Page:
Friday, March 2, 2012

  • Senate Narrowly Defeats Anti-Contraception Bill as Reproductive Rights Come Under Sustained Attack

    Birth-control-pills

    The U.S. Senate has narrowly rejected an effort to vastly expand conscience exemptions in President Obama’s new birth control coverage rule that already allows exemptions for religiously affiliated institutions. The Blunt Amendment, sponsored by Republican Sen. Roy Blunt of Missouri, would have let any U.S. employer deny contraceptive health coverage on religious or moral grounds, but it failed in a 51-48 vote largely along partisan lines. "What’s really surprising to me about the Blunt Amendment is that it did not fail 99 to one," says Terry O’Neill, president of the National Organization for Women. "It’s appalling that politicians really think they can get away with restricting birth control." In other reproductive rights news, a Virginia bill mandating ultrasound exams for women seeking abortions has cleared its final legislative hurdle and is expected to be signed into law. "I can’t think of any other area, in the 20 years that I’ve been practicing medicine, where I’ve been forced by the government, someone who has no medical training or background, to use a particular test or to inform a patient about information," notes Dr. Willie Parker, an abortion provider and board member of Physicians for Reproductive Choice and Health. [includes rush transcript]

  • One Billion Rising: V-Day’s Eve Ensler Launches Global Day of Action, Dance Against Women’s Violence

    Eveensler_buttonframe

    As the debate over reproductive rights rages in the House, and Senate Republicans have tried to thwart the reauthorization of the Violence Against Women Act, we speak with Eve Ensler, founder of V-Day, the global movement to end domestic violence, and the playwright behind "The Vagina Monologues." "The fact is, we have not busted this notion that the father still dominates in his authority over women and children and determines the rights of our lives, determines the rights of our futures and our bodies," Ensler says. "If we’re going to actually free women, which is freeing men, which is allowing everybody a life of dignity and grace, and not walking in fear and terror, we have to go further and be disruptive and be dangerous." Ensler has just launched a new global campaign called "One Billion Rising," which calls on women "and the men who love them" to join together on Feb. 14, 2013, and "dance until the violence stops." Ensler also discusses the first anniversary of the City of Joy, a groundbreaking new community for women survivors of gender violence in the Democratic Republic of the Congo. [includes rush transcript]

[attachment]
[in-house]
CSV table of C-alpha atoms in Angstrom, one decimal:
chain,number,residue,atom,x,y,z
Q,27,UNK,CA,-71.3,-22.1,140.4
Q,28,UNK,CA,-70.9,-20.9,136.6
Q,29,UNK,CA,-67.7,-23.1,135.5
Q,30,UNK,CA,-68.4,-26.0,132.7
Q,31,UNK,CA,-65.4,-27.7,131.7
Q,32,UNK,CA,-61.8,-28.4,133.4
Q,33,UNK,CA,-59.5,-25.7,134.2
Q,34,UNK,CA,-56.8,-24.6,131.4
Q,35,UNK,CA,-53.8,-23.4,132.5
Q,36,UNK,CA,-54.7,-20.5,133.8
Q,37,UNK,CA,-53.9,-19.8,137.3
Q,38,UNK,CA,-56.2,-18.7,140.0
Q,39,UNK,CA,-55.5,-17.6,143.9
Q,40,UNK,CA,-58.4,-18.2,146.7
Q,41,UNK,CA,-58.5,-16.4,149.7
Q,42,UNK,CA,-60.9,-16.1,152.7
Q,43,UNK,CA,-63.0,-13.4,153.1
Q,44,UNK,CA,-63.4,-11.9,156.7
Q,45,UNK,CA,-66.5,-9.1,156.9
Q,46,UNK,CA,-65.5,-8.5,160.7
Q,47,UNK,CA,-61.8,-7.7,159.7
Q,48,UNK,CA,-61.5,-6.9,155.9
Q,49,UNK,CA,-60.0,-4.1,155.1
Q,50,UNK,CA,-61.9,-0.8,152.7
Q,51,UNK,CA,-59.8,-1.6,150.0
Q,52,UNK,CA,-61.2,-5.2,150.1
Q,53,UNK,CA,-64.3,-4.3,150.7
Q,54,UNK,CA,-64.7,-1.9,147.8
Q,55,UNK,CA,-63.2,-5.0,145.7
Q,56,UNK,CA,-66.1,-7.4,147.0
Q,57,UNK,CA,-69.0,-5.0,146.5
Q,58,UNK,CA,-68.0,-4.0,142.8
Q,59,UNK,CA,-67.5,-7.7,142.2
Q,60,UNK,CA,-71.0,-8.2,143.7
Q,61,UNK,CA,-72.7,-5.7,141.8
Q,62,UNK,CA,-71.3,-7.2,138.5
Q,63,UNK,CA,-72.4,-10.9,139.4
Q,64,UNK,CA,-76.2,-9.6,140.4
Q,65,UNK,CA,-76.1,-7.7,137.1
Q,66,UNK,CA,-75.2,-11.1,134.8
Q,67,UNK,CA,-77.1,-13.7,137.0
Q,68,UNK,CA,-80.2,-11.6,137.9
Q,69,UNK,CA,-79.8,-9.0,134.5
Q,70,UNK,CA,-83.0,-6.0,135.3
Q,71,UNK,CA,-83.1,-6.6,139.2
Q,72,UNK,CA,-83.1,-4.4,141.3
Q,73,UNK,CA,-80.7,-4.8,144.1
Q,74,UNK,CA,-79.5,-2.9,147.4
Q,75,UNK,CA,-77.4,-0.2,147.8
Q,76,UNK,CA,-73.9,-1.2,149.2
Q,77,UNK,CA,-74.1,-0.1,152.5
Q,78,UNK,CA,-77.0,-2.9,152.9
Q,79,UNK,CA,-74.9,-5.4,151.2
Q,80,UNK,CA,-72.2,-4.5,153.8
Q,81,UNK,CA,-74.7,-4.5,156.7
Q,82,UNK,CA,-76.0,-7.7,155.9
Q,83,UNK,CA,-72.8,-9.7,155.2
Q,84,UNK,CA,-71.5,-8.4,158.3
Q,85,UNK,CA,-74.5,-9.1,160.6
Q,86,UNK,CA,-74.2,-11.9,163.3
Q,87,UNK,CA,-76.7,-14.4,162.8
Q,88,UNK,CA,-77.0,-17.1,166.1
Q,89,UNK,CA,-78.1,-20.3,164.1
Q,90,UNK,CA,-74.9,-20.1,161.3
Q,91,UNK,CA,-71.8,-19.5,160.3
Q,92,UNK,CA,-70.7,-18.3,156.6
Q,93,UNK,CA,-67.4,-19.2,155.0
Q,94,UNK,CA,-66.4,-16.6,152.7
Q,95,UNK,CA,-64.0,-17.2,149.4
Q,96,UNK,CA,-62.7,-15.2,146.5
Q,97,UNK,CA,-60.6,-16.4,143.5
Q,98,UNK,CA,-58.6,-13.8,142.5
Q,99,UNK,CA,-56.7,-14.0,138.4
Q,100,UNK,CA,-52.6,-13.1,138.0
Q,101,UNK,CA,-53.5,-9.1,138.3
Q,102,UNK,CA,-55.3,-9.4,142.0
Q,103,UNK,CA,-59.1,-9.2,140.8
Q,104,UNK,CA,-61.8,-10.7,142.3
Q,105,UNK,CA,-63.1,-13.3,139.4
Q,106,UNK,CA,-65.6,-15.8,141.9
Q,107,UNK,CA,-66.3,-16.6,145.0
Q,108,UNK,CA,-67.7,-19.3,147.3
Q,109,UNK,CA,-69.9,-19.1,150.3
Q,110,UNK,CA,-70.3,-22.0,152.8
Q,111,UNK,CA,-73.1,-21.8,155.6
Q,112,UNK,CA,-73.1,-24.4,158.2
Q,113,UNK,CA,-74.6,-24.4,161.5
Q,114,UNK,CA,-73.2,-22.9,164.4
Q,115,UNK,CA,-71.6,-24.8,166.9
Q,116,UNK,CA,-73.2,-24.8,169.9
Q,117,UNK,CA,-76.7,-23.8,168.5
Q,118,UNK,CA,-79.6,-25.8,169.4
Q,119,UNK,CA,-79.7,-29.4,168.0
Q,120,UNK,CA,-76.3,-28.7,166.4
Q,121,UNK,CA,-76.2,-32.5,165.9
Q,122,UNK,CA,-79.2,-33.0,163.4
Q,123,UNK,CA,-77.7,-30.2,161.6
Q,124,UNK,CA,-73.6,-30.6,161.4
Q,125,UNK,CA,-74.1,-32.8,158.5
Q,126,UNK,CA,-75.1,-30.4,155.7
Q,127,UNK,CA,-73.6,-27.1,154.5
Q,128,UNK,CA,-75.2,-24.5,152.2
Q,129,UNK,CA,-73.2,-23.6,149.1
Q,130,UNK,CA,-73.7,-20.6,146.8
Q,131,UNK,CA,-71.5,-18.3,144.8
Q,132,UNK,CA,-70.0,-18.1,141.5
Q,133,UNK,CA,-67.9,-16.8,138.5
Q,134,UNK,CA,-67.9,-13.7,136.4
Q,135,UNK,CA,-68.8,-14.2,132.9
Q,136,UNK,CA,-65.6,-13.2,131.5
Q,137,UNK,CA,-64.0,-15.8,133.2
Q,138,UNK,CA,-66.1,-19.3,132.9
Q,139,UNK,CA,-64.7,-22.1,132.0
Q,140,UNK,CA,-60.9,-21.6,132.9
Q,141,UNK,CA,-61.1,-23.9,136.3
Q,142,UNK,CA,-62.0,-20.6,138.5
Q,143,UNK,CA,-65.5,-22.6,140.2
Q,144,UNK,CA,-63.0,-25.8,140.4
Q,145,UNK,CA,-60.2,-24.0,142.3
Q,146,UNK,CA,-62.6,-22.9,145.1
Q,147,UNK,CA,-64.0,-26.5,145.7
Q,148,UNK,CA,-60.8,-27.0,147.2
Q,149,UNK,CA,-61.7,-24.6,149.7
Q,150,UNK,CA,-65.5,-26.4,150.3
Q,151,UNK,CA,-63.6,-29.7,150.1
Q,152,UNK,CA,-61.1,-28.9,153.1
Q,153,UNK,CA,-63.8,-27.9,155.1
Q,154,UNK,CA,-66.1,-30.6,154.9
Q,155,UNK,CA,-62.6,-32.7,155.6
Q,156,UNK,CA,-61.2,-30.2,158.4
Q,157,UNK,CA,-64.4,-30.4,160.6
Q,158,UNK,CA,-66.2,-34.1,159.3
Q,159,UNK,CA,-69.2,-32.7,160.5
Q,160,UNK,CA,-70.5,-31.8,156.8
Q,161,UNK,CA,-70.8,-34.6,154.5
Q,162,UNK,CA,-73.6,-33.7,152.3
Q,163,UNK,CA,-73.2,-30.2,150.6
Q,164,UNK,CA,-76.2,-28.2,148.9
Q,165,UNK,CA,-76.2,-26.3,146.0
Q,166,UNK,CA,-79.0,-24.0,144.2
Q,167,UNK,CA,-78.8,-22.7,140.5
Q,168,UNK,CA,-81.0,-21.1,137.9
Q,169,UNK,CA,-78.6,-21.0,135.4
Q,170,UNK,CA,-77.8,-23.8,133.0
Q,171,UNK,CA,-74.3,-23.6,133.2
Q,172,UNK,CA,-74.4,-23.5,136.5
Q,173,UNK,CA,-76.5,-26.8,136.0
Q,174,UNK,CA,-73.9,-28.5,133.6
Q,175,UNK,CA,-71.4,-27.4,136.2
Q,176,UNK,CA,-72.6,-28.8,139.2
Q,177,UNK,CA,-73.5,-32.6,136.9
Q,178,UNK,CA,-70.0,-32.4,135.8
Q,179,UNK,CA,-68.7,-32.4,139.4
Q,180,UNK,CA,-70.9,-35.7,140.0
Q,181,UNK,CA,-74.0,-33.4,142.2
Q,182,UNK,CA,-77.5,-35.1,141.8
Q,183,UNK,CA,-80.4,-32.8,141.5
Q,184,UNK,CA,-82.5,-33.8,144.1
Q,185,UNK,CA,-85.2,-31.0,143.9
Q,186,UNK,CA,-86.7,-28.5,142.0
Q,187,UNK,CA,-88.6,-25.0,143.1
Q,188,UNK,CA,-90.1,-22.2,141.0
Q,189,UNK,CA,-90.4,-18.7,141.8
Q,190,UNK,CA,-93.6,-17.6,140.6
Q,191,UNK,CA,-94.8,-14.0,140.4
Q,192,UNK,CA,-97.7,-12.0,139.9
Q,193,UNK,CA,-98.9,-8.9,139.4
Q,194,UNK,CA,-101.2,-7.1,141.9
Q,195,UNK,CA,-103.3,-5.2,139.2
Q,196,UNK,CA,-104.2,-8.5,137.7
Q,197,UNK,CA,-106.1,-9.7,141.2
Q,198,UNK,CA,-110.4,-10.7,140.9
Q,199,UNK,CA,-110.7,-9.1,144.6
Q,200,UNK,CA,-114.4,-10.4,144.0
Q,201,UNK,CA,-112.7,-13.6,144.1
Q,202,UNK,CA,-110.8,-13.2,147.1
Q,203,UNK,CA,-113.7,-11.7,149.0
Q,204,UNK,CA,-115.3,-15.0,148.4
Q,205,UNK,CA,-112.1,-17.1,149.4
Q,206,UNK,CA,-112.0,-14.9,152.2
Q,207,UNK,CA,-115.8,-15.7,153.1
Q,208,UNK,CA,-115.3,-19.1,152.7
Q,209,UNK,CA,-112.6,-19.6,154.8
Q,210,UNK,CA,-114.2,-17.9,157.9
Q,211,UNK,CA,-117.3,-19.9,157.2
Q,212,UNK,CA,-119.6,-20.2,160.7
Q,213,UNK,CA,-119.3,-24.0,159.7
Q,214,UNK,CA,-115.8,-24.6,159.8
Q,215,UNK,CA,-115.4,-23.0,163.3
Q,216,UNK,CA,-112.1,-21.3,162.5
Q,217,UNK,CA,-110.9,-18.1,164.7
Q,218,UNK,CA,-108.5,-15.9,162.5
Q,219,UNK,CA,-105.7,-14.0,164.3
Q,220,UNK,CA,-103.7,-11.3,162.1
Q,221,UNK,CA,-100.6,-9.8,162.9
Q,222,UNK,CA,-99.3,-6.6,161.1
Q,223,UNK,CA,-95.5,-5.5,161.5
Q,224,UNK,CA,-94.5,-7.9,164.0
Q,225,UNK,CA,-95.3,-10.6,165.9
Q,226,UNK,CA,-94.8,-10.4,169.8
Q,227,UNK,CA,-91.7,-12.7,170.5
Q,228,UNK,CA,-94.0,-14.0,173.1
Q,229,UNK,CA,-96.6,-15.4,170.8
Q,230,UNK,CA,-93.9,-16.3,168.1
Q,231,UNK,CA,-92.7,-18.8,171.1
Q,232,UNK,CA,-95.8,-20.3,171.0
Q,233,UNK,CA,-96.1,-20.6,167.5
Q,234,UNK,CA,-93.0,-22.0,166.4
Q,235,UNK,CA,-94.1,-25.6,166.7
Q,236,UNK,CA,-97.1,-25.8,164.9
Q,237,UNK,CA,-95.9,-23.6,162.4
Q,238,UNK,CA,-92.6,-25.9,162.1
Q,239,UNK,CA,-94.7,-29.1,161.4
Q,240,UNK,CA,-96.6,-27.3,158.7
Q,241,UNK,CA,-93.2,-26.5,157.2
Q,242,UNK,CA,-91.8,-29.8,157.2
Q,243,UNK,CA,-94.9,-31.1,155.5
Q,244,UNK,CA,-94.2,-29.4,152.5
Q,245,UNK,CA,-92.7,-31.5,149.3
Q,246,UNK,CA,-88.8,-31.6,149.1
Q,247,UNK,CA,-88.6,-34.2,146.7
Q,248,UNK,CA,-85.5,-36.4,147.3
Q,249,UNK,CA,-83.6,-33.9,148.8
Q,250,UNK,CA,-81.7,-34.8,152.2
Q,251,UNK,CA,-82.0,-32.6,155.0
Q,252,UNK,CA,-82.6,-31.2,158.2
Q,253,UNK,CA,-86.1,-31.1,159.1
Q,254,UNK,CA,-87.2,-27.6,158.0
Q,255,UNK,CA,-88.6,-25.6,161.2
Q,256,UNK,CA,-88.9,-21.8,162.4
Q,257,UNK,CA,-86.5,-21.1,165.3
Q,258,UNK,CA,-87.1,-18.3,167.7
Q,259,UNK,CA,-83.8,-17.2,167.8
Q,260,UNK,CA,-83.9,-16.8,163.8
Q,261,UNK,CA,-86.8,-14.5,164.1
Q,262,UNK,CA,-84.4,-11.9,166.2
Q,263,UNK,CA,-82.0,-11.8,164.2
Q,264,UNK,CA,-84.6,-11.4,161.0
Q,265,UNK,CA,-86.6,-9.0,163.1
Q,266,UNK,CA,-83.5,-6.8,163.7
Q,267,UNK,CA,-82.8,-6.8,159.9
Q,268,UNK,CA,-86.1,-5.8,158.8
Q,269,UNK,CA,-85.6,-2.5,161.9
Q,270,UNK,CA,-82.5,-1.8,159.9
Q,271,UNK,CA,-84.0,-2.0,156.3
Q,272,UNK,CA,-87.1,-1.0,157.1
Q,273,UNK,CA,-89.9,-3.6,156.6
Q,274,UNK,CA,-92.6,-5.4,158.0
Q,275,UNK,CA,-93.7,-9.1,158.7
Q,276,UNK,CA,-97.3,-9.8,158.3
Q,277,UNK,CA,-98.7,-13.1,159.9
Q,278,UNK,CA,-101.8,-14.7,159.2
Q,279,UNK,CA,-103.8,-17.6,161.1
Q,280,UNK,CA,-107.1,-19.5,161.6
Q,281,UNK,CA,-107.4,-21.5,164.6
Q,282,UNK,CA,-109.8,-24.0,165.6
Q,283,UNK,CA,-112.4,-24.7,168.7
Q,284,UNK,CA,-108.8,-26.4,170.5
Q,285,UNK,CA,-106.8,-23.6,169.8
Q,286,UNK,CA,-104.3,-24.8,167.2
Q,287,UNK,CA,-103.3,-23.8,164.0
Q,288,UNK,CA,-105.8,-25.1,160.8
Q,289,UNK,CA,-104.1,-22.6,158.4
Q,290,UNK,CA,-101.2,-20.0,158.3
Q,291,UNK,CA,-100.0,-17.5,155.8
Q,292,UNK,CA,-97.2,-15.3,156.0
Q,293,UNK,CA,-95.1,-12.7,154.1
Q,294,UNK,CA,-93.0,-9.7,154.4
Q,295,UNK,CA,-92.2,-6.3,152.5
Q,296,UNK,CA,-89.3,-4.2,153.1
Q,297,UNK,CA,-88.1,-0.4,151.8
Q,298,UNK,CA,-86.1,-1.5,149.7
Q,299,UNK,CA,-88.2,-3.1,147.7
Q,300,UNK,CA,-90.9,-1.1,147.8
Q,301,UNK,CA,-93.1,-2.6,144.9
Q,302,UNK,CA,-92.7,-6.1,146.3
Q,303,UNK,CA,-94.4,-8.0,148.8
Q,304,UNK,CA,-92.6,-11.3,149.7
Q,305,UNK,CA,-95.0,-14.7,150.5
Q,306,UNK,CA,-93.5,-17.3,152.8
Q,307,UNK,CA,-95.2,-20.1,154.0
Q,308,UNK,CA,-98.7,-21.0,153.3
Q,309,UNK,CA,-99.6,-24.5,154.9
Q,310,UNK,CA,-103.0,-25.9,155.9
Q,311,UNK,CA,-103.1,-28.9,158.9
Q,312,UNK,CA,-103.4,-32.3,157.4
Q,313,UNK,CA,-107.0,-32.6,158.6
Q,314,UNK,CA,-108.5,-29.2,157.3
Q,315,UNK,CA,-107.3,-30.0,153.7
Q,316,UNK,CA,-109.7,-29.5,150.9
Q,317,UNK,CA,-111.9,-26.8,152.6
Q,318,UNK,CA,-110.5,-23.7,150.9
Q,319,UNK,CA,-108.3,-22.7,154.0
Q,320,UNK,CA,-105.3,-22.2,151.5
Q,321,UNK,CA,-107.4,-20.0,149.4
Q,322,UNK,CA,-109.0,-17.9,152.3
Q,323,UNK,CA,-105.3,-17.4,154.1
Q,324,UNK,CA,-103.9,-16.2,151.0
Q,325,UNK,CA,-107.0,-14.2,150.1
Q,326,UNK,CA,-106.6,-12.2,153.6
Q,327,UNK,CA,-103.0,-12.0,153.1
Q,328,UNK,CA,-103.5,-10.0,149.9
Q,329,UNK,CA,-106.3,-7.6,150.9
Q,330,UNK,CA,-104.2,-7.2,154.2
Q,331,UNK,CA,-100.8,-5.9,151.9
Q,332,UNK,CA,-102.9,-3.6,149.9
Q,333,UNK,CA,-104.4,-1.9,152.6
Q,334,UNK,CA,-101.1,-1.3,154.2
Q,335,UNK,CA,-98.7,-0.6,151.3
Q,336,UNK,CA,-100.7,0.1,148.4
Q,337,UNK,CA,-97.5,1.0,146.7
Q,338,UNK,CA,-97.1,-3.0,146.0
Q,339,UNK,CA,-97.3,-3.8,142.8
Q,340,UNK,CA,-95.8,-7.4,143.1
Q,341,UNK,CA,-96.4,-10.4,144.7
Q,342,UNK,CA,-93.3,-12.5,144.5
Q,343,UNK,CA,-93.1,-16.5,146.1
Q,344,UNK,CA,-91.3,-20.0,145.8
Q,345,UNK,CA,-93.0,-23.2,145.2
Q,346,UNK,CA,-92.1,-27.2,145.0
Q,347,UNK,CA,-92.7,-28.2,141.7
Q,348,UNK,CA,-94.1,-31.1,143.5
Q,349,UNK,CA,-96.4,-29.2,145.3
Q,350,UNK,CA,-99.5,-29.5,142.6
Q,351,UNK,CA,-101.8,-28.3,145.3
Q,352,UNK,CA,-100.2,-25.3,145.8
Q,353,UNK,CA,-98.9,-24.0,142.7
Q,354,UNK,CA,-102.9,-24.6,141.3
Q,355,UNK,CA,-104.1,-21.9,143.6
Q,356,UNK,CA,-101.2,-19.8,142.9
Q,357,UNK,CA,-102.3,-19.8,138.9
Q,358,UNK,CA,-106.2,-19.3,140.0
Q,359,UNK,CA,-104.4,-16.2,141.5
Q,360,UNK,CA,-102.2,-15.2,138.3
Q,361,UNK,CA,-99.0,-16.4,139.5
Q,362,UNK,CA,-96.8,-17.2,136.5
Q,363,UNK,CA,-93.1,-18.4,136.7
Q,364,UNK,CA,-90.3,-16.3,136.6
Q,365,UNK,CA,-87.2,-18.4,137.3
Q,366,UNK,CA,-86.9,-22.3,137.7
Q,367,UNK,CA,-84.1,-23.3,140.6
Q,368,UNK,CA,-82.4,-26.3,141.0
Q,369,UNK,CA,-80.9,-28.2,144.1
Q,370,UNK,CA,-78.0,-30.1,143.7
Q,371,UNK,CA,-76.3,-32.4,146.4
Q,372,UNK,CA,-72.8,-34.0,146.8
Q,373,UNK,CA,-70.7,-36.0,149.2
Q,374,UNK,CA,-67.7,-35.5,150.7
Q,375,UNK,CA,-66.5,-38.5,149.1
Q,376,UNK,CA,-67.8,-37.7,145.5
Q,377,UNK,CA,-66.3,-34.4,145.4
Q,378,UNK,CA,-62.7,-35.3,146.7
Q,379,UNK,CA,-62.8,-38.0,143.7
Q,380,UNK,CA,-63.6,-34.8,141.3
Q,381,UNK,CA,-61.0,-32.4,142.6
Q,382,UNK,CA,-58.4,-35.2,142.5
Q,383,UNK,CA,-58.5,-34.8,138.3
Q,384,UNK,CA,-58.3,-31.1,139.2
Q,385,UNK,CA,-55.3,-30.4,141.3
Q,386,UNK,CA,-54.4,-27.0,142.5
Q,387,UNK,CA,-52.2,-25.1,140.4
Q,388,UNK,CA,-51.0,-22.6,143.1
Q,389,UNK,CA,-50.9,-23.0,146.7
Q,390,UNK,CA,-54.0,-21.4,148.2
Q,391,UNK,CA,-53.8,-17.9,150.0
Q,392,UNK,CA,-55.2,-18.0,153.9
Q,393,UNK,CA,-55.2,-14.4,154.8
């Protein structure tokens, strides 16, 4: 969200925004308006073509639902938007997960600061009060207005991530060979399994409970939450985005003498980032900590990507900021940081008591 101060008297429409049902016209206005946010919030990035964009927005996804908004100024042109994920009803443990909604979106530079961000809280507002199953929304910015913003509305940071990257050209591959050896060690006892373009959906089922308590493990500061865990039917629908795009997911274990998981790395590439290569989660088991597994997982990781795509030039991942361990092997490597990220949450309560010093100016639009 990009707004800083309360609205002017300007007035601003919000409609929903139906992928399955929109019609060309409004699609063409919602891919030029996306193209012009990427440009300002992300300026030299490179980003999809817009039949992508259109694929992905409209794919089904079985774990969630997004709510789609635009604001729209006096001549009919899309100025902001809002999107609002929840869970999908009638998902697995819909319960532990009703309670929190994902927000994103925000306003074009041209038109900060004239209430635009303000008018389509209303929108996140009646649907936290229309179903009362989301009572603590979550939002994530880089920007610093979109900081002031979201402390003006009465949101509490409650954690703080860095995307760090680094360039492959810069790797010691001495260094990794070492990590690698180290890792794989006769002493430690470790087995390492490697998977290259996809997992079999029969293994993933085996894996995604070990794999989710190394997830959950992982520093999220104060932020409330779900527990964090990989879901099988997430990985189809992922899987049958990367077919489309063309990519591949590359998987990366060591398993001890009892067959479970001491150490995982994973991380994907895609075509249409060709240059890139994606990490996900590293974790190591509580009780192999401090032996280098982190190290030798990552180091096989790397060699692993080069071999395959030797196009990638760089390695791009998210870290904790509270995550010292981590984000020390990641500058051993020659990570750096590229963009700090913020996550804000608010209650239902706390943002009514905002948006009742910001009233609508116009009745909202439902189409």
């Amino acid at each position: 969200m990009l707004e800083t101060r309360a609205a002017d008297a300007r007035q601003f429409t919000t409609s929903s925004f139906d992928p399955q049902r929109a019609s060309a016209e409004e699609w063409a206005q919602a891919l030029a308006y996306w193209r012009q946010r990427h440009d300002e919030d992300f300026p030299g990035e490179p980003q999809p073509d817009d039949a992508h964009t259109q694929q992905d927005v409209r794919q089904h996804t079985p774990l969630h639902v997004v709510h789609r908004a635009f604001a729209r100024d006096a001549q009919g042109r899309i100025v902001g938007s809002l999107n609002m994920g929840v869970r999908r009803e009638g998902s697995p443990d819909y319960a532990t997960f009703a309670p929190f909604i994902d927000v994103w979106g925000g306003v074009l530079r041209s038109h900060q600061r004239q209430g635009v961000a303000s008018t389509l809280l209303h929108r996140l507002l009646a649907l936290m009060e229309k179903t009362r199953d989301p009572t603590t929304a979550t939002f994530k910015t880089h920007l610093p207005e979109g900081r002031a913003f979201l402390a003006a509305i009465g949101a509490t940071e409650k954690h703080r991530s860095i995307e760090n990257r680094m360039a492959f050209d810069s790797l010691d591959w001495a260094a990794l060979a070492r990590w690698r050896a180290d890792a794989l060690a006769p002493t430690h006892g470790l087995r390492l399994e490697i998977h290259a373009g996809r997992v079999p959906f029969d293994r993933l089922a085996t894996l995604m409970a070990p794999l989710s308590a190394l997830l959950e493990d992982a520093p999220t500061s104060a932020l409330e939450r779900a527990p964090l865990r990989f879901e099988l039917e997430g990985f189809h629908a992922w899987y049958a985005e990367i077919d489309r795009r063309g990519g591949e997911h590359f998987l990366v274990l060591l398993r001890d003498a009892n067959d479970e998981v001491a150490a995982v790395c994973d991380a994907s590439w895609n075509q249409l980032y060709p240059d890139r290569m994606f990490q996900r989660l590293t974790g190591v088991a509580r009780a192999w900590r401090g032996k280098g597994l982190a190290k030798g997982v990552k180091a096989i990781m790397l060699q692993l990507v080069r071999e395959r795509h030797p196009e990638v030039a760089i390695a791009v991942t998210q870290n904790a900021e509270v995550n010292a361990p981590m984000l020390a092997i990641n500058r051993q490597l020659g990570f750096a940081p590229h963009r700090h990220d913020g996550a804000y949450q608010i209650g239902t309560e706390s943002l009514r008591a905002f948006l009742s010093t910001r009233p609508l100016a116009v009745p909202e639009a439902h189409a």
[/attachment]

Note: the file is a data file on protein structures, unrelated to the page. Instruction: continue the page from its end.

• Despite Rep for Integration, TV’s Iconic "American Bandstand" Kept Black Teens Off Its Stage

    Matthewdelmont

    Last month the pioneering TV broadcaster Don Cornelius died at the age of 75. As the host of "Soul Train," many obituaries described Cornelius as the "African-American Dick Clark," the legendary host of the popular TV show, "American Bandstand," from 1956 to 1989. Clark claimed the show, which was originally hosted in West Philadelphia before moving to Hollywood, was "one of the first integrated shows on national television." But a newly published book challenges this history and reveals new details about how the show discriminated against black youth during its early years. "This is a story about civil rights and about segregation in the North," says Matthew Delmont, author of "The Nicest Kids in Town: American Bandstand, Rock 'n' Roll, and the Struggle for Civil Rights in 1950s Philadelphia." "They didn’t have a formal policy that said 'no blacks allowed.' ... They had a host of very underhanded techniques they would use to keep black teens off the show." [includes rush transcript]

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